1. Those in power are held responsible by its citizens for costly wars;
  2. Governments that respect the rights of their own citizens also respect the rights of others.

Economic freedom is leading to better health. Global life expectancy continues to increase – benefiting men, women and children.

Source: Adam Smith Institute

As the chart from the Adam Smith Institute above shows, it is now 69 years. This life expectancy growth reaches even into sub-Saharan Africa. It has increased despite the AIDS epidemic in some countries. The situation of women has improved dramatically over the last few decades: fewer women marry before age 18 and maternal mortality has decreased by over a third since 1990.  The trend is similar for child mortality: since 1970, it has halved in Africa, declined by 2/3 in India and by 5/6 in China. Globally, child mortality has fallen by 57 percent.

Economic Freedom is increasing global literacy. World literacy has been increasing for a long time  and the positive trend is expected to continue. Lundburg points out that more than 9 out of 10 children attend elementary school in almost every part of the world. Even in sub-Saharan Africa 76 percent of children go to school. Moreover, urban growth contributes to social progress. Twice the percentage of children attend school in urban areas than in non-urban. Male-female enrollment disparity is also lower in cities. Children in developing countries are now educated for 10.4 years on average (up from 9.1 years in 1999); children in developed countries are educated for 15.8 years (up from 15.2 yrs)

Recent Trends in America?

By any measure, the last 4-5 years in America cannot be deemed a great success. The bursting of the “mortgage bubble” exposed some growing problems that had been ignored for several decades. In broad terms, these have resulted from a slow evolution toward bigger government and increasing interference with the private sector. In the last three years, the trend has been accelerated, due to the White House’s strong leftward tilt. The chart below highlight some key differences in right and left-wing philosophies.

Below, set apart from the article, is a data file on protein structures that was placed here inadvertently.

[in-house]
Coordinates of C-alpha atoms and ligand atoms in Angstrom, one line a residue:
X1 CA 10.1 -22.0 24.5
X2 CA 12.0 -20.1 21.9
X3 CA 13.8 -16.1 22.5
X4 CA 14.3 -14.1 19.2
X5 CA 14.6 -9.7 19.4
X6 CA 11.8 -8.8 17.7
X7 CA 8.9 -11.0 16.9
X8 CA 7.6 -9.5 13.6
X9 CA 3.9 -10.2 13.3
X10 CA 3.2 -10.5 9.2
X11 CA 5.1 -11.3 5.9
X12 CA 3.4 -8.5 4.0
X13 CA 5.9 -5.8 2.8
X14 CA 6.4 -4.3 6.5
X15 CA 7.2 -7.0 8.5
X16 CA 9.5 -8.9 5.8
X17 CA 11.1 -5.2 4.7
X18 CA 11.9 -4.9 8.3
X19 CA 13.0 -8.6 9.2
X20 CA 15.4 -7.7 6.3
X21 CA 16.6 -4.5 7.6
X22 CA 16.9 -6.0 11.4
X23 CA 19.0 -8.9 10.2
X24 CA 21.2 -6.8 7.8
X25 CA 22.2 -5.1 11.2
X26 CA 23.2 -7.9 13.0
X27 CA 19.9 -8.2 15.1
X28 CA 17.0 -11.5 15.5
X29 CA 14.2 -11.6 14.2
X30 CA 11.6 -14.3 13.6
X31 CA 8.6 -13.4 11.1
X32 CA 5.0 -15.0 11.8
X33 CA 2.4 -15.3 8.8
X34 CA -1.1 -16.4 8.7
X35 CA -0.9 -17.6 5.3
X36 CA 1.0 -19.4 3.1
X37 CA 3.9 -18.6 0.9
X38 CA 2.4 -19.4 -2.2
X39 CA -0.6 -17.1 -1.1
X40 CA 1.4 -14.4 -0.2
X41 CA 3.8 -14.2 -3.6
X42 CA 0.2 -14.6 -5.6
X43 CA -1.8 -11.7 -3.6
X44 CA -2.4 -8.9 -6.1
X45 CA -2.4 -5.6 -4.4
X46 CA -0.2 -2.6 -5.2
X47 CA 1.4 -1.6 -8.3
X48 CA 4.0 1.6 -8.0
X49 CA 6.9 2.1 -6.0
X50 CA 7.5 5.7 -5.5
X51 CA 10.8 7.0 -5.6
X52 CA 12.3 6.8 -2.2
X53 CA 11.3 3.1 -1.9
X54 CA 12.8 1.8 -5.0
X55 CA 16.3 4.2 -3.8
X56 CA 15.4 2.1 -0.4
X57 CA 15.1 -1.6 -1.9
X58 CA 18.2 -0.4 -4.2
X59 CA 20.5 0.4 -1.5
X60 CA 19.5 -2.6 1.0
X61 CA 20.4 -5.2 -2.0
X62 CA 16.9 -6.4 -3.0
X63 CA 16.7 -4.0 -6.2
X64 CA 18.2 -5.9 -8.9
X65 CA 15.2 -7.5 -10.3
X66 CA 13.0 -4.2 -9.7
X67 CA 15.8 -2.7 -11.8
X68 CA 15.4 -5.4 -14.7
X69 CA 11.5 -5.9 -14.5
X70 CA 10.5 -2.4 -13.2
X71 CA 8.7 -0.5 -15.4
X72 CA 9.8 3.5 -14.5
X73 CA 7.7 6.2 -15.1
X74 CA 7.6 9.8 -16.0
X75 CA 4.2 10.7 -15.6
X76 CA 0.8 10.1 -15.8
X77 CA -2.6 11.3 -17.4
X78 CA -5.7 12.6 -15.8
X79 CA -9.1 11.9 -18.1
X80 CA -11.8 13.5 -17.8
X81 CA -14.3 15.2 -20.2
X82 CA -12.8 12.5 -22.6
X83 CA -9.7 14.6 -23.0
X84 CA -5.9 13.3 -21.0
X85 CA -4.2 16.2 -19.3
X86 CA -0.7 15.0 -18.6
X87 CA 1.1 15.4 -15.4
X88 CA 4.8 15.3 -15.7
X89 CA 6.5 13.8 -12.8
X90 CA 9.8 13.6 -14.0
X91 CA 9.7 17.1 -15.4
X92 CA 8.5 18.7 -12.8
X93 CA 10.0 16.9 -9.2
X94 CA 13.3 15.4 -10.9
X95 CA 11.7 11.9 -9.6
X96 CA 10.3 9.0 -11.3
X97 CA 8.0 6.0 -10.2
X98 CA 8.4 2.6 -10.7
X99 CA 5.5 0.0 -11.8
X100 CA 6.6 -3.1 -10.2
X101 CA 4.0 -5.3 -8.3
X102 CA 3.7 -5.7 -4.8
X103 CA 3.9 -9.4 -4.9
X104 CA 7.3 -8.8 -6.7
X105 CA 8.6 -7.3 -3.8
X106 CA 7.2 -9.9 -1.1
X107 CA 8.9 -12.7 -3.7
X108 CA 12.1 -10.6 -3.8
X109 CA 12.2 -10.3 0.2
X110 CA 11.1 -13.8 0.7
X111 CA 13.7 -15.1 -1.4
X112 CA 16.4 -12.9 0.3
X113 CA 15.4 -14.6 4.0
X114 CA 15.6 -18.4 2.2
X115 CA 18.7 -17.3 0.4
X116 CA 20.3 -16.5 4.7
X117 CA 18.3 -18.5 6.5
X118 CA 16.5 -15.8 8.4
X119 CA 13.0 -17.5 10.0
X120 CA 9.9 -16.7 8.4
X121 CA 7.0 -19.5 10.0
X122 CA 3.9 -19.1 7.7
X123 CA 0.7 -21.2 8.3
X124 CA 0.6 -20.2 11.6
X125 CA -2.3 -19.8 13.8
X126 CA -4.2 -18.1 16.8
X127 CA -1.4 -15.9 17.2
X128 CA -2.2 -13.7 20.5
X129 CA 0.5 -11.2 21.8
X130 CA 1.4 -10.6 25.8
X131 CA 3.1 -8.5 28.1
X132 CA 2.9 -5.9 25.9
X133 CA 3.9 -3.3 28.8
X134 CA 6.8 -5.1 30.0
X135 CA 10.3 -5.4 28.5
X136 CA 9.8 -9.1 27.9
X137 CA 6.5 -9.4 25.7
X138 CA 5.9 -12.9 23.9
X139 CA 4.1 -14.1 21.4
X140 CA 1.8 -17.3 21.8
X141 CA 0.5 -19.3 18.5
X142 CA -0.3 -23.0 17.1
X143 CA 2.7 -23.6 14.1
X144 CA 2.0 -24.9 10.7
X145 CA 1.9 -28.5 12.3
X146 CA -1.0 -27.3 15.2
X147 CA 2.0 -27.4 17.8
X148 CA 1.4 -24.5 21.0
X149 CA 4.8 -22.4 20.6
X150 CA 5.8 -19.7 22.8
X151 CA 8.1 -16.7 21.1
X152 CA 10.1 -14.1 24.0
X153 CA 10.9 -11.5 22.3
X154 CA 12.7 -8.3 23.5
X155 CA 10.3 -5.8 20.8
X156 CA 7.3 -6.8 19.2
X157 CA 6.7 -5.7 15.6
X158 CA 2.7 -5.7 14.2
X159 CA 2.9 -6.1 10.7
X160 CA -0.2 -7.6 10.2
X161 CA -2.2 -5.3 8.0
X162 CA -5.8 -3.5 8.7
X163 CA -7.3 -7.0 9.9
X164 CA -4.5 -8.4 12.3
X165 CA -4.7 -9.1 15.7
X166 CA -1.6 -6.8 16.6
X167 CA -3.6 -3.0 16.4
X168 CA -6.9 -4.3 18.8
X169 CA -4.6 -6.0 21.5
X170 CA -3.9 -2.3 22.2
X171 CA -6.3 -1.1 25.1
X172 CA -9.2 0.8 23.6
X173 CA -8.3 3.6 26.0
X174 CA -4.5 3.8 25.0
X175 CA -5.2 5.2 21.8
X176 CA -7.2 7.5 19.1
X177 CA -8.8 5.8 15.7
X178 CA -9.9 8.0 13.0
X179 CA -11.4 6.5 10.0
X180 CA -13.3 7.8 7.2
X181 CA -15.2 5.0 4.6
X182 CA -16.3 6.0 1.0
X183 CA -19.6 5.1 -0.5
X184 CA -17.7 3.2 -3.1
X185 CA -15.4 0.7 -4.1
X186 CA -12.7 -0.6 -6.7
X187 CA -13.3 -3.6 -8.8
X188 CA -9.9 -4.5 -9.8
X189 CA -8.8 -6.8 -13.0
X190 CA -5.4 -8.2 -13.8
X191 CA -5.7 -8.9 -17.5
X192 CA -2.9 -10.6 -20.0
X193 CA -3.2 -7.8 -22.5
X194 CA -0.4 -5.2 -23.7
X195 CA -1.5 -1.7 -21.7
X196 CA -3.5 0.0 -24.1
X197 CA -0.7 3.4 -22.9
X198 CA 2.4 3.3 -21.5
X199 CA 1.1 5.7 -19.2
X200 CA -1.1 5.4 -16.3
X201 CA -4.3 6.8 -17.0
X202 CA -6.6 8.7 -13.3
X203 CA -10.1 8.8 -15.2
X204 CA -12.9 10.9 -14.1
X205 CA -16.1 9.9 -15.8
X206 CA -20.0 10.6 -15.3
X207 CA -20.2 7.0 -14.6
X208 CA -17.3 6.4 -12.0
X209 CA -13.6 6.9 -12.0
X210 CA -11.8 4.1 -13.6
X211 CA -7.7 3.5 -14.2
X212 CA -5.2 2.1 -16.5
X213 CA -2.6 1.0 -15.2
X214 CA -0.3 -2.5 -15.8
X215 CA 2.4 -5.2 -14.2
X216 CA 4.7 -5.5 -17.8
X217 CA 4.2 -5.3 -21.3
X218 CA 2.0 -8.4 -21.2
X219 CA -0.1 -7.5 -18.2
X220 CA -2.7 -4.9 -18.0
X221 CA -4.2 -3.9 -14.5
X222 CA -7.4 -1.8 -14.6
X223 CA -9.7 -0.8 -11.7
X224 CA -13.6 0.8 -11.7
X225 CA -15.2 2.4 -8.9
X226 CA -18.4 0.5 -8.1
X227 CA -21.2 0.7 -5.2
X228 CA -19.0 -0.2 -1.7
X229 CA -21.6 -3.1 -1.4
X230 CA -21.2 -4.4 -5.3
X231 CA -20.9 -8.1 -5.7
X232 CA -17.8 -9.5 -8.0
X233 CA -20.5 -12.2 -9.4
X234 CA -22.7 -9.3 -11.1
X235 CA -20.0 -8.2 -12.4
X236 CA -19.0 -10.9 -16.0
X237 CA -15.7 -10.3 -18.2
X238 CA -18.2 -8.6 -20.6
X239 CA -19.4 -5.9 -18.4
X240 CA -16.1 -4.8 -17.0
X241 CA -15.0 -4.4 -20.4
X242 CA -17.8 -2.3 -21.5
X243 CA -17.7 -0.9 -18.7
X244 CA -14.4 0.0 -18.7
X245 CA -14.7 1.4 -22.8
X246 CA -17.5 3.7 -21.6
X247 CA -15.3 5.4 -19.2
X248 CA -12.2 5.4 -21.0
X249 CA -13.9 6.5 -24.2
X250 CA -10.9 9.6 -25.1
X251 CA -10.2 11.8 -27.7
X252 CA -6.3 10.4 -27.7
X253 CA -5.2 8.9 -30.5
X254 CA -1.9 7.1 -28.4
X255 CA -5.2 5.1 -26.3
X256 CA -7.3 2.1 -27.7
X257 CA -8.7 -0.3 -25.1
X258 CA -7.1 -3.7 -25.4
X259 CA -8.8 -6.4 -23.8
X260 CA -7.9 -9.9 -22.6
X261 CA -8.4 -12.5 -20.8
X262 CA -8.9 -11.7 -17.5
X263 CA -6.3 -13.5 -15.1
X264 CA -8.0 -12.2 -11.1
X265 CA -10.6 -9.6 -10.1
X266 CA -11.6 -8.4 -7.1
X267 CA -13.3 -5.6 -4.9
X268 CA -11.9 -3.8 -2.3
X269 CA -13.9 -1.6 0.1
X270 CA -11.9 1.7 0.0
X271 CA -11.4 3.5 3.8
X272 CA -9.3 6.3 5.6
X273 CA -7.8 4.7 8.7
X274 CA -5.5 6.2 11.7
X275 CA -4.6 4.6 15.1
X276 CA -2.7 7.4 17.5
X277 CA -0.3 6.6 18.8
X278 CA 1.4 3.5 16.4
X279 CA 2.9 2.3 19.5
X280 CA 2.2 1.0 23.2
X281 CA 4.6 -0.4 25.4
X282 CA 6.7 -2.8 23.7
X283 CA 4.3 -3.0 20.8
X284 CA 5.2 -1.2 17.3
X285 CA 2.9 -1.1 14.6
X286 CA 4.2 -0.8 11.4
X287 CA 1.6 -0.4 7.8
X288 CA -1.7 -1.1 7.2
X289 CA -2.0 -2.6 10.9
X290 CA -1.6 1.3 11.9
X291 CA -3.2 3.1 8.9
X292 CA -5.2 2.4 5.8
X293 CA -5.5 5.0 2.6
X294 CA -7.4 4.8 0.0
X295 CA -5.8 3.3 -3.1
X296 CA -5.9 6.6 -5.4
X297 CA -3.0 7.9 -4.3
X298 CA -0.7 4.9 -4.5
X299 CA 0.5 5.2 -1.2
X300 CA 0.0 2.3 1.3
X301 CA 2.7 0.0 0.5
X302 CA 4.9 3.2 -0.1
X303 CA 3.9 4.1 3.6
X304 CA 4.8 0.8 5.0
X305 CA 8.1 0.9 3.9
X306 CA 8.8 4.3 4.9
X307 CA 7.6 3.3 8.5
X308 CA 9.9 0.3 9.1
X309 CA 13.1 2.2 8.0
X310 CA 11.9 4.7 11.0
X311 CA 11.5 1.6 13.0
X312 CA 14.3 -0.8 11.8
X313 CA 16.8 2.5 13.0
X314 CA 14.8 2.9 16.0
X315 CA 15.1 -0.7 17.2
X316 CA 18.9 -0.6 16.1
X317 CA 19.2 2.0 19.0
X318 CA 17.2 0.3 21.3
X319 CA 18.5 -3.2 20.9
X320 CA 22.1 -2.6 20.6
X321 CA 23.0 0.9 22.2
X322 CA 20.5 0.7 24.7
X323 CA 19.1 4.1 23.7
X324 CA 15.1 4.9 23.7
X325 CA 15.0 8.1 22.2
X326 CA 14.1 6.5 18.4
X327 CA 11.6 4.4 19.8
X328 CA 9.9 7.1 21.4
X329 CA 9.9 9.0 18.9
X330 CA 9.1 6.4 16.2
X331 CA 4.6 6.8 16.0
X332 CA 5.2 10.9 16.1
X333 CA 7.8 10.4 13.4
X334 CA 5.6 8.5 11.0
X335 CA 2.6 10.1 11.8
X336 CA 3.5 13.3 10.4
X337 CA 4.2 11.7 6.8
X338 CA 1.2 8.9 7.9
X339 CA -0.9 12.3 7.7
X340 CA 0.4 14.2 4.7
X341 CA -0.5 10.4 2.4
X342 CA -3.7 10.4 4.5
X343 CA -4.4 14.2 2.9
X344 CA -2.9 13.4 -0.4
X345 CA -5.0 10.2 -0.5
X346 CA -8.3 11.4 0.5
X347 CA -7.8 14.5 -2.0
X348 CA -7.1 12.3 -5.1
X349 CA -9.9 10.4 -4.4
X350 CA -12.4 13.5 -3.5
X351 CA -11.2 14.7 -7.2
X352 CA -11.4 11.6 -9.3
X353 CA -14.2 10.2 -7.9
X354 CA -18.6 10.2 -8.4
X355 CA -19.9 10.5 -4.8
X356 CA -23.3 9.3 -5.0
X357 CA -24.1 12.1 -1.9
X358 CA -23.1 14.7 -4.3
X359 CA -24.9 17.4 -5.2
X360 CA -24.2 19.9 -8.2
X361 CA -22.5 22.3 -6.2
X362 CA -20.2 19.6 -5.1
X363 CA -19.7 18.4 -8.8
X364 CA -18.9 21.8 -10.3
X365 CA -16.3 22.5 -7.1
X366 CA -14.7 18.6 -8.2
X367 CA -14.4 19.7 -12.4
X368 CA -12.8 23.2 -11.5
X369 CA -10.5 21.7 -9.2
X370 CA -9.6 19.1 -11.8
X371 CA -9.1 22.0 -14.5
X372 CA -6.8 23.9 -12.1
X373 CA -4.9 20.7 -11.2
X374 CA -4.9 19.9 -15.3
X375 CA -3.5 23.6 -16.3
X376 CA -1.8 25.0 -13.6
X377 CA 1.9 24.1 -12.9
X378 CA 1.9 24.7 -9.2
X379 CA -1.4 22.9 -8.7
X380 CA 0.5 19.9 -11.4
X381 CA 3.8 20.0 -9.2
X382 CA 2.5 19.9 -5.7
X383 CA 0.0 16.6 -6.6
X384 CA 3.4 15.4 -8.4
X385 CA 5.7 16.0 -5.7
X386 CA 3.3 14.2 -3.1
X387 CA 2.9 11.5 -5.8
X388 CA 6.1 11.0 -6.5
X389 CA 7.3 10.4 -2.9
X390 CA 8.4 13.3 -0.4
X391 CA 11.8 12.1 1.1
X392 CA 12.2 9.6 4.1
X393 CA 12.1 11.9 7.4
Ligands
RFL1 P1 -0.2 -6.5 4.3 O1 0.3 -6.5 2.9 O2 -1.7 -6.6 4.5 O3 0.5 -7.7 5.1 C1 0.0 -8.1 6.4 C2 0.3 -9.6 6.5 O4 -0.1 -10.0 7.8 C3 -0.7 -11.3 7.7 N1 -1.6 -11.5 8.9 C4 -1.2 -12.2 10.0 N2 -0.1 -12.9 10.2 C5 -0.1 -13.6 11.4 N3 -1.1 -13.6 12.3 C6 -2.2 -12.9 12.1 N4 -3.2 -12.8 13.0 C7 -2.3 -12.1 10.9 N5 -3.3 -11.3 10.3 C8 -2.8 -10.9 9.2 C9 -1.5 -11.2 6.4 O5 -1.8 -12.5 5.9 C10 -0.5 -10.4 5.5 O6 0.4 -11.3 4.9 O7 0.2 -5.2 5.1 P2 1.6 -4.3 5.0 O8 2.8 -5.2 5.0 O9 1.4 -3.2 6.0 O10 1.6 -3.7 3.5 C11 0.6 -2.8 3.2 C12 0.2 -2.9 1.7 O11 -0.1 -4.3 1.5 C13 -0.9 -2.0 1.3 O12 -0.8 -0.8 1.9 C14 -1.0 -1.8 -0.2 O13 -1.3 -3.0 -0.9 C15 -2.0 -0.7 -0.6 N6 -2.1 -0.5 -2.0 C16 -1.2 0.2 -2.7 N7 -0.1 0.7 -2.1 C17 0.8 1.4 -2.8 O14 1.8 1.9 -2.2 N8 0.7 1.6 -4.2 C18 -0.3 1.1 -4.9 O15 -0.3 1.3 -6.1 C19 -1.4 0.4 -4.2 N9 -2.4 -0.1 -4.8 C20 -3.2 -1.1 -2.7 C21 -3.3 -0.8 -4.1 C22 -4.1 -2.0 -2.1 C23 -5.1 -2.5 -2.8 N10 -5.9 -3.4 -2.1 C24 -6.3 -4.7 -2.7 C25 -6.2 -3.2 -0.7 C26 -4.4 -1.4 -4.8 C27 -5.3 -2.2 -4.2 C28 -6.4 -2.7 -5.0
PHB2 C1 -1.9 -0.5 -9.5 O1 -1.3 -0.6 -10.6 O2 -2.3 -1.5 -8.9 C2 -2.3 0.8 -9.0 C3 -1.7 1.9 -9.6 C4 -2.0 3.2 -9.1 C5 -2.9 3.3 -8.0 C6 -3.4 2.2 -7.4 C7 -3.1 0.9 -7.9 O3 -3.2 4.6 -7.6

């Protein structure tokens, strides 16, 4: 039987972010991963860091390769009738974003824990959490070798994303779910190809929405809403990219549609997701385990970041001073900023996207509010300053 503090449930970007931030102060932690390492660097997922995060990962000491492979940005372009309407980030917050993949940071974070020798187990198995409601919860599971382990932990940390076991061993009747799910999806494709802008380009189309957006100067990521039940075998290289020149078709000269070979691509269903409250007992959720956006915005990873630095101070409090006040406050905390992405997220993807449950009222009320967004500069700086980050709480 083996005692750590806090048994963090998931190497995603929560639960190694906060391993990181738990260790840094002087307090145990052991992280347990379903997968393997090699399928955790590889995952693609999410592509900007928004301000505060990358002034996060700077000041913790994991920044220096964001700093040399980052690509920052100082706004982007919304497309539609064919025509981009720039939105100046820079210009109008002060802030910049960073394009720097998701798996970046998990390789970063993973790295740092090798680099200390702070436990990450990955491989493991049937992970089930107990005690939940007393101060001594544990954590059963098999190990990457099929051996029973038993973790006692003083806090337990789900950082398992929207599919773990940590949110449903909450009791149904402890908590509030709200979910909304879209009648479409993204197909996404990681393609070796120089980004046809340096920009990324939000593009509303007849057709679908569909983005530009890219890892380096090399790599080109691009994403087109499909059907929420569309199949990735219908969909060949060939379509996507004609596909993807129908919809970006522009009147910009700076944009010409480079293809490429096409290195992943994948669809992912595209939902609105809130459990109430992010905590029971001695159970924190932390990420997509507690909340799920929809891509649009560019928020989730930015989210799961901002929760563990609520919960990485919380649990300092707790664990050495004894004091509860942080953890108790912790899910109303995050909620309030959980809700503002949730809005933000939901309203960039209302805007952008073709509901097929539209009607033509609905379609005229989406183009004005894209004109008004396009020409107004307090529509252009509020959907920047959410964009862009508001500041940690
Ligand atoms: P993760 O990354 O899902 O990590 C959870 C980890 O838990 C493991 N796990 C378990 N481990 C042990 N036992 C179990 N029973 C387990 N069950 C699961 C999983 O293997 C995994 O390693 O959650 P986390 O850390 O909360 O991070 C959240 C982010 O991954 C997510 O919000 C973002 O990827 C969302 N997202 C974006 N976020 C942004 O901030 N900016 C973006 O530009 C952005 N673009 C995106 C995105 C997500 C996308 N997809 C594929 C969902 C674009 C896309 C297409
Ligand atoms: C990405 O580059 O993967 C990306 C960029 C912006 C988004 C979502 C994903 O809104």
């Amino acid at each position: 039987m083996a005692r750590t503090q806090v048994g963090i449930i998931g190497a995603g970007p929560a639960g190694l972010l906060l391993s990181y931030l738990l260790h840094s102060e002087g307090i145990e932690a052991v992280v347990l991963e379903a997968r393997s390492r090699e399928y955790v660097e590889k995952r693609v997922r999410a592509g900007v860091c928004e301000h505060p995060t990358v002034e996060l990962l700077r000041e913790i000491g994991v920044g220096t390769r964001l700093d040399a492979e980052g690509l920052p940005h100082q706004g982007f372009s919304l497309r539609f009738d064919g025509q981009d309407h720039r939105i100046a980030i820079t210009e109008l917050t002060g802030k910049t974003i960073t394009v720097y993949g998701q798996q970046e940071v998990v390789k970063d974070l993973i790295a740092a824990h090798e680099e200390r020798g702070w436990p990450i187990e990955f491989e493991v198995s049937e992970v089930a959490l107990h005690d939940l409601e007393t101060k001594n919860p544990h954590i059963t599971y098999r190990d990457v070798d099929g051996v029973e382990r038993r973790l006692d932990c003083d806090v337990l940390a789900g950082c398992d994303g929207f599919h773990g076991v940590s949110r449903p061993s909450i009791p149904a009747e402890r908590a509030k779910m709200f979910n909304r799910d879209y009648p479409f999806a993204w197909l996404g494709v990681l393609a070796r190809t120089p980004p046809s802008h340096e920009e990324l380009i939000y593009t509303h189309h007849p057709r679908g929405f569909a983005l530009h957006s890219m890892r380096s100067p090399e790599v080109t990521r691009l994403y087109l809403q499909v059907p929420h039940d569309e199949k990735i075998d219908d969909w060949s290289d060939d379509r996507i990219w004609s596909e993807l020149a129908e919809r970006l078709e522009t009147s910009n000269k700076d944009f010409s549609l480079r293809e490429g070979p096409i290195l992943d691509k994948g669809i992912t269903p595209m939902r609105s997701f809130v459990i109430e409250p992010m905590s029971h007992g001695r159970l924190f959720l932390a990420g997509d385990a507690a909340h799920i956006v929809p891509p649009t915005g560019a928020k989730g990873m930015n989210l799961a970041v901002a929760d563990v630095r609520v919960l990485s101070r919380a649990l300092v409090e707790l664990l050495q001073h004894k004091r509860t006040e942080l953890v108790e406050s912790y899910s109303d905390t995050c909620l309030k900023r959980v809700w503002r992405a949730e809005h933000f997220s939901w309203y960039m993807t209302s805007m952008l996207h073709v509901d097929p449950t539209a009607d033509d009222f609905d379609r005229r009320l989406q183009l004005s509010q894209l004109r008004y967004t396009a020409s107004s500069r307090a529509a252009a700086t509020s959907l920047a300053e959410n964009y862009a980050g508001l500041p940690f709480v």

Source: Mark Sussman

Moreover, the culmination of long-growing fiscal issues has left the country with a mountain of problems that it must address before they get worse. For the moment, it is sufficient to offer a tentative matrix (see chart #35) and to seek reader thoughts regarding both the vertical list of problems and the horizontal list of root causes.  The objective is to help brainstorm the key problems and their root causes.

Concluding Thoughts

Economic freedom is expanding throughout the world and is improving the lives of over a billion people. However, America, which used to lead the way, isn’t paying attention and is at risk of forfeiting its prosperity and liberty. Conservative principles can help the country regain its footing. Nevertheless, conservatives must do better at explaining why and how.  In part, they must explain and prove that the principles of limited government, supporting the Constitution, and allowing individual initiative to flourish are elements of a practical and effective solution.

In contrast to the rather spectacular success record of private enterprise, the “let the government  do it” approach has a fairly dismal record. To select just a few examples:

Source: Mark Sussman

Big government solutions may have good intentions, but they rarely lead to their intended outcomes.  Moreover, they can sometimes lead to immoral outcomes. Since when is it moral to address the issue of poverty, but yield a result which leaves the indigent worse off? When is it moral to mislead people that their savings are being held for their retirement, and then abscond with and spend the money on other things?  This leaves the system without the ability to fulfill its promise. Moral? Of course not. The “moral” approach is to have the government focus on its primary, narrowly proscribed Constitutional functions, balance its budget with a spending plan designed to accomplish its objectives, and manage that plan in a careful and attentive way.